Understanding the transition to disease

As part of the IMMEDIATE project, a team led by ECRC researcher Friedemann Paul is investigating inflammatory precursors of diseases – and how nutrition and the gut microbiome influence the immune system. The project is receiving more than €7 million in EU funding.

Chronic inflammation is the root cause of many organic diseases. Yet what happens at a molecular level in the body during this transition from health to illness is still largely unknown. With its project IMMEDIATE, a European team now wants to shed more light on these poorly understood processes and find out to what extent nutrition and the gut microbiome could be altered to prevent diseases from developing in the first place.

A total of 12 European institutions are participating in IMMEDIATE, which stands for “imminent disease prediction and prevention at the environment host interface.” The project coordinator is Professor Friedemann Paul, director of the Experimental and Clinical Research Center (ECRC) of the Max Delbrück Center and Charité – Universitätsmedizin Berlin, and professor at the NeuroCure Clinical Research Center at Charité. 

The project will be funded for the next four years by the European Union’s Horizon Europe program to the tune of almost €7.2 million in total. A good €1.6 million of this will go to Charité; the Max Delbrück Center will receive around €1 million. The European Research and Project Office (EURICE) is also significantly involved in the planning and implementation of the large-scale project. 

Searching for biomarkers

First, we want to better understand the inflammatory processes that precede organ dysfunction or damage.
Friedemann Paul
Friedemann Paul Director of the Experimental and Clinical Research Center (ECRC)

“First, we want to better understand the inflammatory processes that precede organ dysfunction or damage,” Paul explains. “We also want to identify biomarkers that can be detected before disease symptoms even occur.” For their investigations, the researchers will employ methods including state-of-the-art omics technologies and make use of clinical data and biosamples from three ongoing observational studies. “These studies are the German National Cohort (NAKO), a cohort of patients who have received kidney transplants called KTx360°, and an Israeli cohort,” adds Dr. Chotima Böttcher from the ECRC, who is helping to coordinate IMMEDIATE. 

Professor Tobias Pischon’s Molecular Epidemiology Lab at the Max Delbrück Center is playing a key role in the search for biomarkers. “We will use a proteomic approach to measure a variety of inflammation markers,” says Pischon. “Since we are mainly interested in disease precursors, we want to identify molecular signatures associated with changes in cardiovascular and renal function as well as metabolism.” His team will then investigate the similarities and differences between these signatures in different diseases.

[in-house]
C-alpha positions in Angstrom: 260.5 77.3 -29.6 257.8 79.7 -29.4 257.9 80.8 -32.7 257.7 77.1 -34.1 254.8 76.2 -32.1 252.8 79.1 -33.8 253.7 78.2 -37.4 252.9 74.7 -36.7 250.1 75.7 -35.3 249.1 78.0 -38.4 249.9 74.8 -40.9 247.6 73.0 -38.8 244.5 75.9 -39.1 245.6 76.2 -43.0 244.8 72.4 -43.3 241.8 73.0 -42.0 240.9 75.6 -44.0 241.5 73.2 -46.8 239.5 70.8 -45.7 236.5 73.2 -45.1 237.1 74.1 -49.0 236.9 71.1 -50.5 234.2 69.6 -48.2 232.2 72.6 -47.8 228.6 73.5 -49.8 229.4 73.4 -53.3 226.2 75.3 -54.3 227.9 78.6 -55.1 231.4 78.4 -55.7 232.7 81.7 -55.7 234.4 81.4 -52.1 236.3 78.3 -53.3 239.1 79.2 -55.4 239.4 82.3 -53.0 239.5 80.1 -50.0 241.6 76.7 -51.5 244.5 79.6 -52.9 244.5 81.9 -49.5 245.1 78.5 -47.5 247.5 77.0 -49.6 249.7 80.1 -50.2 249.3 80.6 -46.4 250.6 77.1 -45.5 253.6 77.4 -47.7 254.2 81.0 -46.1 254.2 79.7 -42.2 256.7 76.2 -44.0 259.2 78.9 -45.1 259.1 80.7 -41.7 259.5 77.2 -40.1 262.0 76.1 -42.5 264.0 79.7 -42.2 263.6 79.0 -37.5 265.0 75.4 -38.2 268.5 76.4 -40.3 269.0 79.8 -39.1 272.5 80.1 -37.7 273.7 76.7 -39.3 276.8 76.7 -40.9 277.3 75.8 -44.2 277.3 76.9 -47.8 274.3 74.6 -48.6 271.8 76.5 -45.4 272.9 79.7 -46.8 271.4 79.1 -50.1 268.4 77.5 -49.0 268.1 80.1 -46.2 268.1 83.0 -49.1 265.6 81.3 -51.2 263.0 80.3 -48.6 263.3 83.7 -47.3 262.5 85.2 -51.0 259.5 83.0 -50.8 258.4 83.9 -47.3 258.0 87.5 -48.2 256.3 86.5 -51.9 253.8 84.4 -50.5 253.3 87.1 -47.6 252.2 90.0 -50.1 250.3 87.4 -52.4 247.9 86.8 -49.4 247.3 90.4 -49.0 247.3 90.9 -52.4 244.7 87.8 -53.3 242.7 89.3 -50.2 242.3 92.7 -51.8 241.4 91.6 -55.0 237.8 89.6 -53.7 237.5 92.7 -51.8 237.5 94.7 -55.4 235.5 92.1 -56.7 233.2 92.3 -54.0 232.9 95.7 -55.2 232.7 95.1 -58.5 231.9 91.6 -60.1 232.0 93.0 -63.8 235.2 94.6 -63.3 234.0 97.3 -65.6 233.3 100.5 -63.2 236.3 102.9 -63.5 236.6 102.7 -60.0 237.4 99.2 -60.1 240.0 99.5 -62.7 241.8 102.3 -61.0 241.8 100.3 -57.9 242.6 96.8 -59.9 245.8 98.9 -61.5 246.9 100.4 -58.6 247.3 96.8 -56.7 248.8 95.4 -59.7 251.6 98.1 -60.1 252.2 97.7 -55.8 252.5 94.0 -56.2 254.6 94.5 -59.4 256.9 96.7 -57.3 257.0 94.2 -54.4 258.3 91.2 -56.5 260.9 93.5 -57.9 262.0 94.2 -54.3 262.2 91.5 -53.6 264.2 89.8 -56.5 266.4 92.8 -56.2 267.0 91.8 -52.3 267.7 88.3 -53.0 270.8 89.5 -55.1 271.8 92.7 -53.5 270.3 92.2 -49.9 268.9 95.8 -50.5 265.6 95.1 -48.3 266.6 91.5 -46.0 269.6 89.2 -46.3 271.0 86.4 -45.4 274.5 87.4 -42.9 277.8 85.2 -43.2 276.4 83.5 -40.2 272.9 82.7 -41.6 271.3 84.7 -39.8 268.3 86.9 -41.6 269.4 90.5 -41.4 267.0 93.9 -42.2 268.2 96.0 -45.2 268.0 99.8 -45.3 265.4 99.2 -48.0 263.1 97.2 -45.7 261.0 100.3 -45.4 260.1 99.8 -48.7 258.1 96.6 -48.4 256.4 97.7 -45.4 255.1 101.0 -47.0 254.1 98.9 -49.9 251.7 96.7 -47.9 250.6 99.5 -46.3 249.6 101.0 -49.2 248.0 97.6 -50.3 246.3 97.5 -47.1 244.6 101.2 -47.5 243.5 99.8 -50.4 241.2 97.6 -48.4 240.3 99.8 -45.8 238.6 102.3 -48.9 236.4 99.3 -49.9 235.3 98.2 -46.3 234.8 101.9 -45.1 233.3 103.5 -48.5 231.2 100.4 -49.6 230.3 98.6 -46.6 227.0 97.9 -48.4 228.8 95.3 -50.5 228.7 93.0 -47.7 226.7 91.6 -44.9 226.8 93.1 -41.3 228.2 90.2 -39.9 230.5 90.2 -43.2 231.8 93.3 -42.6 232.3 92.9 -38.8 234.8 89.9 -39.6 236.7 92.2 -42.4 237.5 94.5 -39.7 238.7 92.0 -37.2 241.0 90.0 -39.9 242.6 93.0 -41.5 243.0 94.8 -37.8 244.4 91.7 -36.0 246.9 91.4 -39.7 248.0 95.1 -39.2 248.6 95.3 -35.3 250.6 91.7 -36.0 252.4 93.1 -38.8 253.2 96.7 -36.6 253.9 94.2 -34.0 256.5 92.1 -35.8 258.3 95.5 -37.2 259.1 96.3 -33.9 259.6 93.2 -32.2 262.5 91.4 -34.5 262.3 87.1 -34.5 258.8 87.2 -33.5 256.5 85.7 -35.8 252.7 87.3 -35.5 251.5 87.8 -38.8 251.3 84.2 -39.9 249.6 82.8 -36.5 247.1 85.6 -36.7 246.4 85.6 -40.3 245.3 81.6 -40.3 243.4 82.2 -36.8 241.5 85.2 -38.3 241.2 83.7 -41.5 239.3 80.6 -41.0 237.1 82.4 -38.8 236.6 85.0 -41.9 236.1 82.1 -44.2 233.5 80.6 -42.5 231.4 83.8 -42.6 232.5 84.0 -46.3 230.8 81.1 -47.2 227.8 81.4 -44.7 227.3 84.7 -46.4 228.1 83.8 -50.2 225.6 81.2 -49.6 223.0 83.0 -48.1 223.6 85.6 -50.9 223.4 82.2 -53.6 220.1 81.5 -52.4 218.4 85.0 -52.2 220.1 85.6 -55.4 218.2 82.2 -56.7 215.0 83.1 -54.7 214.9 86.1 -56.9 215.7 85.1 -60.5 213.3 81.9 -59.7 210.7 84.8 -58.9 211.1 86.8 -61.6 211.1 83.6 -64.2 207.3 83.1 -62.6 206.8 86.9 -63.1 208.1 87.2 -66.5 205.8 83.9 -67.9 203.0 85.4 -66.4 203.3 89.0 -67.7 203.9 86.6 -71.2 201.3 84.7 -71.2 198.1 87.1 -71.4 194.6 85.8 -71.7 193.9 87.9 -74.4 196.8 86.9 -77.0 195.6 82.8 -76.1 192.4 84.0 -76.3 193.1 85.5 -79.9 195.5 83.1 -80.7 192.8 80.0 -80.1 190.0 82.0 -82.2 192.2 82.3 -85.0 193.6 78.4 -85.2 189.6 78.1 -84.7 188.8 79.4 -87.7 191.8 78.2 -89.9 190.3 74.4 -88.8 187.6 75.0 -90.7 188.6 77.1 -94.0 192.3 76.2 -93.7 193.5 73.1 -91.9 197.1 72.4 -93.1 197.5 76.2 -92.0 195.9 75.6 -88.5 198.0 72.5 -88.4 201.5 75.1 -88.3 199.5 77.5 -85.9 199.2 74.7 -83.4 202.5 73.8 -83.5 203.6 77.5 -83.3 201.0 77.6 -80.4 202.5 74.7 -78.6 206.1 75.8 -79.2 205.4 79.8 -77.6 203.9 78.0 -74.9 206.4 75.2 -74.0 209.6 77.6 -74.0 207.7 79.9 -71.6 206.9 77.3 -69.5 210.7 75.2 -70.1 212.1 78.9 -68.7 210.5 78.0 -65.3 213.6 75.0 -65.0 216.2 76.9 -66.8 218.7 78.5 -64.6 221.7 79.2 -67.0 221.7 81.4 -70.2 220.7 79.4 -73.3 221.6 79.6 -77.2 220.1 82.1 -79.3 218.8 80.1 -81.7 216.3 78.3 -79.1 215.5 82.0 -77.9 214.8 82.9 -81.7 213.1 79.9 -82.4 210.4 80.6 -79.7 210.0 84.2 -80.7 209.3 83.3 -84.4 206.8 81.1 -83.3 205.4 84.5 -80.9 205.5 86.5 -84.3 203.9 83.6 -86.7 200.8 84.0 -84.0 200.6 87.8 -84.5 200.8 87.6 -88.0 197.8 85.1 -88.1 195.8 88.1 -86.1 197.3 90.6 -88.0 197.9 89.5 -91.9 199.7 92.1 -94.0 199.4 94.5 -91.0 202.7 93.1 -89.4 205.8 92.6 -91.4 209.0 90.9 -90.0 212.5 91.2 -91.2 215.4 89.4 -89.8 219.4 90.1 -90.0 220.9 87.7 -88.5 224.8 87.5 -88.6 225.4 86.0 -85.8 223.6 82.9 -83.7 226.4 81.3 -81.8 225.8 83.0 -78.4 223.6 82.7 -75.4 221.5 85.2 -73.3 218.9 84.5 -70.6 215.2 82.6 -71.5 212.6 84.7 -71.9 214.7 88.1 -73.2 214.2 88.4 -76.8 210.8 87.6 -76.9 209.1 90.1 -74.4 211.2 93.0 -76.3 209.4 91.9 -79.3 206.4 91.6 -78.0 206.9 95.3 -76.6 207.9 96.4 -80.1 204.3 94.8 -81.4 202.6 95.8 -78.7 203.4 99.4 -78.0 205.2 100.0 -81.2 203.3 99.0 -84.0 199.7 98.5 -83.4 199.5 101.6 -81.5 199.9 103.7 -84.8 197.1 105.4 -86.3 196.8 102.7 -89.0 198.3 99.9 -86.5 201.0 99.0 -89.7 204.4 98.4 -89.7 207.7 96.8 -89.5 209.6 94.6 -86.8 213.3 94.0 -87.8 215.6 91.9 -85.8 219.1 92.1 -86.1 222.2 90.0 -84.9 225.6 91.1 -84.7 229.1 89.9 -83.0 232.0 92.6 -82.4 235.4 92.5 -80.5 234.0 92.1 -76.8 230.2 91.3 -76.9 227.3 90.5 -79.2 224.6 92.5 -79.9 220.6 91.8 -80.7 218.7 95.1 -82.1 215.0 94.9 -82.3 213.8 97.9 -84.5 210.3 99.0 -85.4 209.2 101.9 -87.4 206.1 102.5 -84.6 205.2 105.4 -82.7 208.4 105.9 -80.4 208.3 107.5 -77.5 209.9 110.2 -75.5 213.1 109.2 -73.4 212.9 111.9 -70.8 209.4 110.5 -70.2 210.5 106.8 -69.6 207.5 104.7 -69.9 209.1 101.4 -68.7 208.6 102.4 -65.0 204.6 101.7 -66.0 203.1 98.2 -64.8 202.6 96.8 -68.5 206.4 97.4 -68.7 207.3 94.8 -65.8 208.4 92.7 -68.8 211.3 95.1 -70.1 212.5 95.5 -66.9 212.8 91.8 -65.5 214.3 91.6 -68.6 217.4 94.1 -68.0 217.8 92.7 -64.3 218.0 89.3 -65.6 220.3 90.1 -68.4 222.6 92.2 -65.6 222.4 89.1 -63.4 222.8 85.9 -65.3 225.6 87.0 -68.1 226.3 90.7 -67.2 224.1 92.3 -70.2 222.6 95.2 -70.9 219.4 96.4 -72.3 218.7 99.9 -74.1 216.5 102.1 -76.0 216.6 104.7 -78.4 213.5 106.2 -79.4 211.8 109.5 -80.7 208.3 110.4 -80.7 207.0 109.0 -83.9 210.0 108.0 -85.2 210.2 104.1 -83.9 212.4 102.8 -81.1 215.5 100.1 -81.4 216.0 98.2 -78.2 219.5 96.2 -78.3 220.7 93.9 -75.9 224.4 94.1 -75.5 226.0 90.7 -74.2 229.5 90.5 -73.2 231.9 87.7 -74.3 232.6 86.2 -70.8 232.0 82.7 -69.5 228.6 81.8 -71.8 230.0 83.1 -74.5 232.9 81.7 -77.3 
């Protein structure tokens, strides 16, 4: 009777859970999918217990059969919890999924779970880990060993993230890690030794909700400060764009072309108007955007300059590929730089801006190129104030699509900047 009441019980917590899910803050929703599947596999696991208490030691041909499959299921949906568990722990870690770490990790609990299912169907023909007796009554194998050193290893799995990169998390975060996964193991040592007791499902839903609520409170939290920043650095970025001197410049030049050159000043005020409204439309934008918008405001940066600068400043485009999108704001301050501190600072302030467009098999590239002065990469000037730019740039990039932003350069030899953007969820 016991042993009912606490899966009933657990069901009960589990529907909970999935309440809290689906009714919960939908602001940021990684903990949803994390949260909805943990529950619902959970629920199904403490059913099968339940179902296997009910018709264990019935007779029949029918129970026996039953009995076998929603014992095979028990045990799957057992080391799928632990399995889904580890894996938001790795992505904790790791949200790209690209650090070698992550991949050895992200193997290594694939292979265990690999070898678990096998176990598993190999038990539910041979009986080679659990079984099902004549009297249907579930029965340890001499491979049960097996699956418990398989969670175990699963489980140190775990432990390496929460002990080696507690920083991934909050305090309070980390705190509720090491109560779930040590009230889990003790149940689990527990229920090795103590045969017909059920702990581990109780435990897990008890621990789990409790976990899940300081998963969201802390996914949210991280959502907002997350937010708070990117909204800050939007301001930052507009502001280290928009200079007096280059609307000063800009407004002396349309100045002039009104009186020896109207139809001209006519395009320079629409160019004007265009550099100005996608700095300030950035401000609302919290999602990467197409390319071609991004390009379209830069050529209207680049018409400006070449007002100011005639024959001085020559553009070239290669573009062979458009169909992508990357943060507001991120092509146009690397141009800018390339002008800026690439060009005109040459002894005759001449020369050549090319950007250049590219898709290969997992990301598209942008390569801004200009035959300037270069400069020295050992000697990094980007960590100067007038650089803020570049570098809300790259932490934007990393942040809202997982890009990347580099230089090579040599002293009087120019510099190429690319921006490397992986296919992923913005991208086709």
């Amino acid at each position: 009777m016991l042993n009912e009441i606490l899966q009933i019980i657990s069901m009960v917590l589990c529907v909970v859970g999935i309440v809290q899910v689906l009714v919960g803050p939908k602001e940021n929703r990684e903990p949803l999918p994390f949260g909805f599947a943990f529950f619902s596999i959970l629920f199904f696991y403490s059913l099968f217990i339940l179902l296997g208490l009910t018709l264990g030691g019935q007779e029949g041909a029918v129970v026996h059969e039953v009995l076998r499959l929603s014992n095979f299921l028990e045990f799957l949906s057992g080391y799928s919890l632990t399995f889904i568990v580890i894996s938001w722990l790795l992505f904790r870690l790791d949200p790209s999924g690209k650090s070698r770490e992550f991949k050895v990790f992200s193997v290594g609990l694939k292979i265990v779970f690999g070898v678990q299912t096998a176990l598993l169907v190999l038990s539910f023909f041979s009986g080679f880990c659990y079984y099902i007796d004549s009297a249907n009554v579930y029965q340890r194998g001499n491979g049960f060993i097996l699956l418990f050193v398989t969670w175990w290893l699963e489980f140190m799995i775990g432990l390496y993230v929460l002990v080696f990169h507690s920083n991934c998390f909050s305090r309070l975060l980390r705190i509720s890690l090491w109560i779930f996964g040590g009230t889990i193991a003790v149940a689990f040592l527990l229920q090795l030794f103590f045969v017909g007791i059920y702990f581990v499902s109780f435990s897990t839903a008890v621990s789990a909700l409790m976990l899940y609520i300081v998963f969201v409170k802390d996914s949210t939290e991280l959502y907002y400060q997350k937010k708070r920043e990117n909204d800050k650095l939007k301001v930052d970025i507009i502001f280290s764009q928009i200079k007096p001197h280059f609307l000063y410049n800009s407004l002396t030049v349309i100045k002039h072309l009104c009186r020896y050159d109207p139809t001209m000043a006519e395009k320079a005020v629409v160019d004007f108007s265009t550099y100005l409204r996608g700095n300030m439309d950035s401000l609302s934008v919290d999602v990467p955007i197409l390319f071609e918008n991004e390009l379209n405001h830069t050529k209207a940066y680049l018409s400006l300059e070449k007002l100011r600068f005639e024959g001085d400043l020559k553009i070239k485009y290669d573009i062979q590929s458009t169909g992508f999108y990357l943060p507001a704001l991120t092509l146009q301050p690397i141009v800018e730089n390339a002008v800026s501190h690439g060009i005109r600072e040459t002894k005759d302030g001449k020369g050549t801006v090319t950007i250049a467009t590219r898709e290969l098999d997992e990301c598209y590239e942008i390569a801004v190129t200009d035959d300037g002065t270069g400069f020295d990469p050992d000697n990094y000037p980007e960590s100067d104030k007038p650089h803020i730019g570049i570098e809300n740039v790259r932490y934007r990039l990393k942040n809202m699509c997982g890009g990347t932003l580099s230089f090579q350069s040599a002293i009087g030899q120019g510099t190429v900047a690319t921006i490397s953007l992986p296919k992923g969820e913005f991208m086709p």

An inflammation-reducing microbe

Further steps are planned parallel to these investigations: “The main goal of the project is to understand how and why interventions such as dietary changes and the administration of special microbiota change the composition of the gut microbiome – and how the metabolic products of the microbes influence the immune system,” explains Dr. Sofia Forslund, head of the Host-Microbiome Factors in Cardiovascular Disease Lab at the Max Delbrück Center and ECRC. 

The hope, Forslund says, is that this knowledge can then be used to prevent disease and promote health. Her team will be primarily responsible for developing the necessary infrastructure and analytical methods to pull together the huge amounts of data generated by omics technologies and evaluate these data with the help of artificial intelligence. The other participating teams on Campus Berlin-Buch are Dr. Philipp Mertins’ Proteomics Lab, Dr. Jennifer Kirwan’s Metabolomics Lab, Dr. Nicola Wilck’s Immune-Microbial Dynamics in Cardiorenal Disease Lab, and Dr. Anja Mähler’s Clinical Research Unit. 

The IMMEDIATE consortium is also planning its own intervention studies, including a study with around 200 hospital workers. “These test subjects are often under a great deal of stress due to their job and usually eat rather unhealthily and at irregular times,” explains Böttcher. “So we assume that they will have elevated inflammation levels.” One thing the researchers want to find out is whether the administration of the anti-inflammatory microbe Akkermansia muciniphila can change the biomarkers of the test subjects and improve their general well-being. 

Support from apps 

Mobile apps developed by the IMMEDIATE team in cooperation with patient advocacy organizations will help them gather information in this study. “For example, the test subjects can enter how stressful their day was, as well as when and what they ate,” explains Böttcher. The apps also provide feedback and tips to help the users integrate proven health-promoting measures into their own lives – enabling changes to be made before they even reach the disease threshold.  

Text: Anke Brodmerkel 

IMMEDIATE wird am 1. Januar 2023 starten und hat eine Laufzeit von vier Jahren.
Grant Agreement No.: 101095540. 


Further information